Ari Aster doesn’t make short movies. His terrifying debut, Hereditary, clocked in at just over two hours, and Midsommar pushes that up to roughly two-and-a-half hours. But in both cases, there’s an even longer version hidden away in a production closet somewhere that we’ll probably never see, though Aster tells Inverse he is considering a slightly longer director’s cut for his latest film.
“The full cut of Midsommar, like when we first assembled, everything was almost four hours long,” Aster says. “And so we cut a lot of the movie out. For Hereditary, we had to cut a lot out to that was a three-hour film.”
Ari Aster is a member of the Inverse Future 50. Read his full interview here, and an editorial by Aster about the future of movies in the 2020s here.
Considering the deep worlds that Aster creates for each movie, it’s tempting to imagine what a three-hour Hereditary or a four-hour Midsommar might look like. But don’t expect either. “I don’t think anybody wants to see that,” he says.
However, he is considering a Midsommar director’s cut that could add about 20 more minutes of footage, pushing the runtime to just under three hours. “It wouldn’t be the full picture,” he adds.
In general, Aster says he’s a big fan of sprawling movies that let you fully experience the universe they exist in.
“I’ve always loved longer films,” he says. “I’ve always loved like films that kind of like luxuriate in the worlds that they’ve built. I’m always excited by the announcement that a filmmaker I like is releasing a long film. It means I get to like live in whatever he’s done or she’s done for like that much more time”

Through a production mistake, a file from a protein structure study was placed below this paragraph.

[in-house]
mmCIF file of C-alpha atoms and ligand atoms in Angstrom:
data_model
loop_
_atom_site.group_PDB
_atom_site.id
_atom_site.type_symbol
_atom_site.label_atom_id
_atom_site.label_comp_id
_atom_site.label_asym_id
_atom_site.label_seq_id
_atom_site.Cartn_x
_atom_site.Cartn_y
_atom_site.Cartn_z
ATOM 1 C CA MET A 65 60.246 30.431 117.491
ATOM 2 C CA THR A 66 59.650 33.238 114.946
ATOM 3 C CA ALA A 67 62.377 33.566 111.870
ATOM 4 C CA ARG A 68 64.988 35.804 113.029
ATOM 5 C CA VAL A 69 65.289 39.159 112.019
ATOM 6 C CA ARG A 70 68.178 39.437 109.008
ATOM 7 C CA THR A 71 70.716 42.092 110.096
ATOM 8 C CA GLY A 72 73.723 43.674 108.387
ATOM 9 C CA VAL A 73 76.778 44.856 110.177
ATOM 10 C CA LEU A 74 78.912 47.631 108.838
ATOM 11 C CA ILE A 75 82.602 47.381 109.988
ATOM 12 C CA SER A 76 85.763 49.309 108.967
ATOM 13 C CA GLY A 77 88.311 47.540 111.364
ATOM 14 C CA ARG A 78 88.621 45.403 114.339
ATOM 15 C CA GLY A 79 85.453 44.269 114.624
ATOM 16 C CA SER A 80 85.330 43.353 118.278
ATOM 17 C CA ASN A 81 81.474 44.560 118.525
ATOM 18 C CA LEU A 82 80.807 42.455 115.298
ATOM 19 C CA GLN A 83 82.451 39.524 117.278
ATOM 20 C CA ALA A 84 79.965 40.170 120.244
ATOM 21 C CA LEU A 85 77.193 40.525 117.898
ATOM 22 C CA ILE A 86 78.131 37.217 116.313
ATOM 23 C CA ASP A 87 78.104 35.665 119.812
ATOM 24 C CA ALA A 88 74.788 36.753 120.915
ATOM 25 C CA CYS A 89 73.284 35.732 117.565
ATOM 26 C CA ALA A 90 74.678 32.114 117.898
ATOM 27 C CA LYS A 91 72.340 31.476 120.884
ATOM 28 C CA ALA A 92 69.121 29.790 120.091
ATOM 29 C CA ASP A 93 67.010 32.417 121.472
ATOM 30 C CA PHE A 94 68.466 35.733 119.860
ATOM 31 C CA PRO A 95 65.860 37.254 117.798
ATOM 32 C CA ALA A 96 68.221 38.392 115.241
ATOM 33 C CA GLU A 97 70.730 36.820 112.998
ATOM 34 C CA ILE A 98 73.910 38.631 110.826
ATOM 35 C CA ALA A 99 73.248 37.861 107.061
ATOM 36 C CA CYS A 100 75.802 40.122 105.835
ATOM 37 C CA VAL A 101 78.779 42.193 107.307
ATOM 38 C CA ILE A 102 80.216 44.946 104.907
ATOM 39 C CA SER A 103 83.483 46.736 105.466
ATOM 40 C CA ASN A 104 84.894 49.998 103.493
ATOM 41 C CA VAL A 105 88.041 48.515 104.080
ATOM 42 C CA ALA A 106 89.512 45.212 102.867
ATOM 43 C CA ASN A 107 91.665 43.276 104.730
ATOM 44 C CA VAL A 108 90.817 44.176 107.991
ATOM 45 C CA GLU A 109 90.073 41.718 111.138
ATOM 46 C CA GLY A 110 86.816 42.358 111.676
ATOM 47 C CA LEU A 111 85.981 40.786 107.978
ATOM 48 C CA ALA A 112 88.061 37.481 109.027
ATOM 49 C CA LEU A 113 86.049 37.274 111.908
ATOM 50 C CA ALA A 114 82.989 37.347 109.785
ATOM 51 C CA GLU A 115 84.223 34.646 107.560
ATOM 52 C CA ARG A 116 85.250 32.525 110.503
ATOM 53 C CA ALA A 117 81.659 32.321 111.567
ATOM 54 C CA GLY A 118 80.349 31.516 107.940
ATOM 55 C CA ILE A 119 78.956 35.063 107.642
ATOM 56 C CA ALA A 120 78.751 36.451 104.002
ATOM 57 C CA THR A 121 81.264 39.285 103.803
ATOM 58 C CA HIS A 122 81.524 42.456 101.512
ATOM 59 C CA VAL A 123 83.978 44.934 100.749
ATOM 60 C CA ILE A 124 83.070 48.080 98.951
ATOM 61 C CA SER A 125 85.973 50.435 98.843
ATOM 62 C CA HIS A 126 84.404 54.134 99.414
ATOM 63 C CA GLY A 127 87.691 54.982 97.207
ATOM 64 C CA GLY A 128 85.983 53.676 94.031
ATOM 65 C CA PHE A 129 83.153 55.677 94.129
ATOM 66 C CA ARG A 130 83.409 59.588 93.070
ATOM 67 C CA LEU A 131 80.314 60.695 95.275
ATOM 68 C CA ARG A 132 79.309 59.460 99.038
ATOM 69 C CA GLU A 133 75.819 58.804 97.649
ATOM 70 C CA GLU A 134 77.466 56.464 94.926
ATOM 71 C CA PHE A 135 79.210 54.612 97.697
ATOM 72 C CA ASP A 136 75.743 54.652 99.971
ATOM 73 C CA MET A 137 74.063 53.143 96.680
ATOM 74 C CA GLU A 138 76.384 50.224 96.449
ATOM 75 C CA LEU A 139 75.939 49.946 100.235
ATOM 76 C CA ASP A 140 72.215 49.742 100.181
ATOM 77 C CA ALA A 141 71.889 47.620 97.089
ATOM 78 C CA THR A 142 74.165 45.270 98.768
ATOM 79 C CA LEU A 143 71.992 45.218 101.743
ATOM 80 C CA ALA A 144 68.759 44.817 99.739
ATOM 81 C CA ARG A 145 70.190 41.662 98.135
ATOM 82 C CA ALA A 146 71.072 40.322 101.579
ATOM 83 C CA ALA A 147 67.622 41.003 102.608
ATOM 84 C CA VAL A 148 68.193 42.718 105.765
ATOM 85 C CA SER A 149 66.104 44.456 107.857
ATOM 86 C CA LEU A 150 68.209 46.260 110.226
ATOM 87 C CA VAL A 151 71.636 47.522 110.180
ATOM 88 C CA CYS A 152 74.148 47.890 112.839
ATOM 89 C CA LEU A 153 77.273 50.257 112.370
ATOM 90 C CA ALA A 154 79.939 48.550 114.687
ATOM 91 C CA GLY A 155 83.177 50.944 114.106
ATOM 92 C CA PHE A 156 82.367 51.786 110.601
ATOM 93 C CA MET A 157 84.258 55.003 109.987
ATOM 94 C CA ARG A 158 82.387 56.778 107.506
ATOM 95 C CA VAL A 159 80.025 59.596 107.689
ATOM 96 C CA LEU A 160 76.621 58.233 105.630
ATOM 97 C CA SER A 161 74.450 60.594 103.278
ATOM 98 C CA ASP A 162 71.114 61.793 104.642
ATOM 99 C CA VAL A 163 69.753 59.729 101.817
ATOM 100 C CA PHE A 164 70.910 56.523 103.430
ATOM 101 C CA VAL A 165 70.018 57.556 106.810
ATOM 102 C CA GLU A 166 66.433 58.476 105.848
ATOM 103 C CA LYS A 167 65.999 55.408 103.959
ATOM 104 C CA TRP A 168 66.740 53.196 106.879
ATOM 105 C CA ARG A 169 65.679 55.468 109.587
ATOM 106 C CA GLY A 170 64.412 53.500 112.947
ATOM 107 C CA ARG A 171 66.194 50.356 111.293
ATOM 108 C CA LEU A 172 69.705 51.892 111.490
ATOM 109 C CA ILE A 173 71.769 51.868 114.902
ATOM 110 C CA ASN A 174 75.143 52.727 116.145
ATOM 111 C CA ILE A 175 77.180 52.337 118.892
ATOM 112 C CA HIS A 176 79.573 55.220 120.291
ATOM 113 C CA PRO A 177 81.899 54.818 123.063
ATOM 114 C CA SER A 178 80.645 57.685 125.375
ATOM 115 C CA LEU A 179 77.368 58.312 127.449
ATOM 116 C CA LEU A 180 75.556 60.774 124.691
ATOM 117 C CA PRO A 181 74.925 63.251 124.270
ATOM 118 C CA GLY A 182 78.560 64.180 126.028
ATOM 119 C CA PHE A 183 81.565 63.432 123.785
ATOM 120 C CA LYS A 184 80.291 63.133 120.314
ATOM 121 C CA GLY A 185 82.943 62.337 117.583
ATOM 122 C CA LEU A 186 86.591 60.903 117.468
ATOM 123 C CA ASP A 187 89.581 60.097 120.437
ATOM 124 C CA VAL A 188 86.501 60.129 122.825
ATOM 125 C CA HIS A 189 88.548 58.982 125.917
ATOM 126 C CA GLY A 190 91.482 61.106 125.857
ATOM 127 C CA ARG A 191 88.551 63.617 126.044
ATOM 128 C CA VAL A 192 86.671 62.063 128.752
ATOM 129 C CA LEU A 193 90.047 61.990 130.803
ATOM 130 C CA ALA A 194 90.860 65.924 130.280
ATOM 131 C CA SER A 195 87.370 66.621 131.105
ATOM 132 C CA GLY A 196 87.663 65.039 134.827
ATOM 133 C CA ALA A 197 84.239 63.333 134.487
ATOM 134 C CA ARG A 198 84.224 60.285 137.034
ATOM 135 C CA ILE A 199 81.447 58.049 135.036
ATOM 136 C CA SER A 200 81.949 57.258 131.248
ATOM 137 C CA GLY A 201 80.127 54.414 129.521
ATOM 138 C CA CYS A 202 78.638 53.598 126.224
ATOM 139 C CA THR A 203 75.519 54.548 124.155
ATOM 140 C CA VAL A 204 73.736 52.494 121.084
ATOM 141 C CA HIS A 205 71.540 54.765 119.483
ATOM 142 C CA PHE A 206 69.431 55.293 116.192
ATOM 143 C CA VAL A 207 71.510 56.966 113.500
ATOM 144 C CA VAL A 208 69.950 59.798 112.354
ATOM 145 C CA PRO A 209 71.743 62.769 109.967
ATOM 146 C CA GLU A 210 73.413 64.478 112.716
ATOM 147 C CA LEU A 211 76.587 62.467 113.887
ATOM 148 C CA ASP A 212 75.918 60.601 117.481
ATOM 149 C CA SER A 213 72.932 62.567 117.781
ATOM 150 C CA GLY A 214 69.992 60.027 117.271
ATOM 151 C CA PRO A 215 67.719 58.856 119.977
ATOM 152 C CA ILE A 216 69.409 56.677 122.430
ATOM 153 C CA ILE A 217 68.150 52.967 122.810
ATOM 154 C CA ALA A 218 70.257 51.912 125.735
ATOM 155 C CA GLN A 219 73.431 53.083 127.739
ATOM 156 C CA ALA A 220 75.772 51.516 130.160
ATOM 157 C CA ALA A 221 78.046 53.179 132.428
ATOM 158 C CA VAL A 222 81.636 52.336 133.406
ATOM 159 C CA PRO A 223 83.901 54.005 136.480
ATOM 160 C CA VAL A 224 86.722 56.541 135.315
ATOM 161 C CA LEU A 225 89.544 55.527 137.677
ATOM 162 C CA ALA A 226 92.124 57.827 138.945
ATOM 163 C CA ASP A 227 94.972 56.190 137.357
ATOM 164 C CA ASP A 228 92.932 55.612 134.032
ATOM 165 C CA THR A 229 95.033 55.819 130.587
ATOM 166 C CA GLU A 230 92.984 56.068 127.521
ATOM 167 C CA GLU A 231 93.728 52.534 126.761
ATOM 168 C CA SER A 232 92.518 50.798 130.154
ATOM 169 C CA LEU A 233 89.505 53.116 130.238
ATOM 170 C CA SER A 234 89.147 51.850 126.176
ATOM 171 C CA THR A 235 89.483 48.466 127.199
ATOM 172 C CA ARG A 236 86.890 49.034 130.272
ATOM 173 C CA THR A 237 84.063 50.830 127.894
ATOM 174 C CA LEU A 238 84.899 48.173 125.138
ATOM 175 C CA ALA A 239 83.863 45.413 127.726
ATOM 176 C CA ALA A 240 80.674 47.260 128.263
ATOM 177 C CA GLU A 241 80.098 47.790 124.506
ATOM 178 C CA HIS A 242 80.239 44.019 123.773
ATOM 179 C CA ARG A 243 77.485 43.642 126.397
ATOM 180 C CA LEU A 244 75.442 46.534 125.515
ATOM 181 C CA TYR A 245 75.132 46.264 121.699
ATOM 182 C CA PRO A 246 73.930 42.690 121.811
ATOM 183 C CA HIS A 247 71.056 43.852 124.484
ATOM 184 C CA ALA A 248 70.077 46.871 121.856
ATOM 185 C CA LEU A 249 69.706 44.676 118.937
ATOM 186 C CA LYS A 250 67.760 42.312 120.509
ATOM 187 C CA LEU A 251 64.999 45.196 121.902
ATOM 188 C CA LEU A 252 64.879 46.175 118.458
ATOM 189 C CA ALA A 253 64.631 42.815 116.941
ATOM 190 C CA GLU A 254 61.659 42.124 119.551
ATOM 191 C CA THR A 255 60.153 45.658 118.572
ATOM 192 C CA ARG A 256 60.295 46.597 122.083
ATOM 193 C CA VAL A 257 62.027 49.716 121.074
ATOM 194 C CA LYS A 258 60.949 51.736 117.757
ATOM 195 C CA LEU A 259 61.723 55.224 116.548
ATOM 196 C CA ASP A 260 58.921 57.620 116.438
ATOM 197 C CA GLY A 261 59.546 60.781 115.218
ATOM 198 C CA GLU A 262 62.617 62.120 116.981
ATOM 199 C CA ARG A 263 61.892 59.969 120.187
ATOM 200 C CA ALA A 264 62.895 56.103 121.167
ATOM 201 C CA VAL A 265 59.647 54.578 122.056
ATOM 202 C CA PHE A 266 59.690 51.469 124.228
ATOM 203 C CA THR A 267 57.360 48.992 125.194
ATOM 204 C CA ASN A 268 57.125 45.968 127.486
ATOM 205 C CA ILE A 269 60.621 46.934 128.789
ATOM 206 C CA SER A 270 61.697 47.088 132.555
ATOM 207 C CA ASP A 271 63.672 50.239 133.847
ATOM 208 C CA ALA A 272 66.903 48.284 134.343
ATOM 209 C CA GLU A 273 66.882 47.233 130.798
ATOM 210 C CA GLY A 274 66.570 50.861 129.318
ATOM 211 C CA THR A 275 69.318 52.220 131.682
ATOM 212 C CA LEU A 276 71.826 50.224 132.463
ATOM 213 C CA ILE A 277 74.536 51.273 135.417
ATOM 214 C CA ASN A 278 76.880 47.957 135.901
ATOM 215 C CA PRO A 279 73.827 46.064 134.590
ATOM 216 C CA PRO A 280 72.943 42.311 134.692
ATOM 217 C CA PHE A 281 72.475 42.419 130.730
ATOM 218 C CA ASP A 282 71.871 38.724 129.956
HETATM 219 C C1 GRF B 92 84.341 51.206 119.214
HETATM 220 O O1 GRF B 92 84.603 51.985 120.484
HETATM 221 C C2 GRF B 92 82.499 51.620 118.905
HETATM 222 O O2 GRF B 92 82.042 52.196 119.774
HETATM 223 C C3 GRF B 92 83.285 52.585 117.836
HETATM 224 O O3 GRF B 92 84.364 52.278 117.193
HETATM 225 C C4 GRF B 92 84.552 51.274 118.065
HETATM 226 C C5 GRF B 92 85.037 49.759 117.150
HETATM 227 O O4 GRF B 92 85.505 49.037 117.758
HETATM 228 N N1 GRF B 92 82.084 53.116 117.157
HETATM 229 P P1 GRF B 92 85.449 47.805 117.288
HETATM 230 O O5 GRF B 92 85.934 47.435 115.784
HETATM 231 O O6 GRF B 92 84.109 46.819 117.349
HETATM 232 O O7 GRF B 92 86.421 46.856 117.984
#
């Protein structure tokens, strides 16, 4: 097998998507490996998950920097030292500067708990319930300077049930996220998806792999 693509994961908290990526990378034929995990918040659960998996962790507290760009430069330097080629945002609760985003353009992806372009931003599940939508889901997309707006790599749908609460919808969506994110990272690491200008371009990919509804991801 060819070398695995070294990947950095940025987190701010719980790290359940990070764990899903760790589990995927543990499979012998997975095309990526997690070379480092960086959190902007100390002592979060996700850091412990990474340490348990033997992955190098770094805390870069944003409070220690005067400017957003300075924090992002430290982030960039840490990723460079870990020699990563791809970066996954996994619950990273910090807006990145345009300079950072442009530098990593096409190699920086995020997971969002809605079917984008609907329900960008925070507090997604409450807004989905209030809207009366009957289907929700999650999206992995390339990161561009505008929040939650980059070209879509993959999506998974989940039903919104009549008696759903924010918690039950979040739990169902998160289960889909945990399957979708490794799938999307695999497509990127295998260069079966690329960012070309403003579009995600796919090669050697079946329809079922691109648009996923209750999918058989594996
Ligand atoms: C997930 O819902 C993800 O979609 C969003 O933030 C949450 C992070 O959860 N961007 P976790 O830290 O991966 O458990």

Midsommar tells the story of a disturbing pagan summer festival set in the Swedish countryside during the midnight sun (a stretch of each summer where the sun barely sets). The story is told through the eyes of a group of American grad students who follow their Swedish friend as he returns to the small community where he grew up, and focuses on the experience of Dani (Florence Pugh), a young woman dealing with the death of her parents and a terrible boyfriend (Jack Reynor).
While not quite as terrifying as Hereditary, Midsommar sustains an eerie mood throughout while also sneaking in a few legitimate scares and plenty of beautiful imagery. Aster is careful to clarify that while Midsommar is a scary movie, he wouldn’t classify it as standard horror.
“I’ve been describing this now for a long time as a macabre fairy tale,” he says. “This is a fairy tale, and the only reason that I make that distinction is because I feel that people who come at this film with certain expectations are maybe robbing themselves of the opportunity to give themselves over to the experience.”
Midsommar is in theaters now.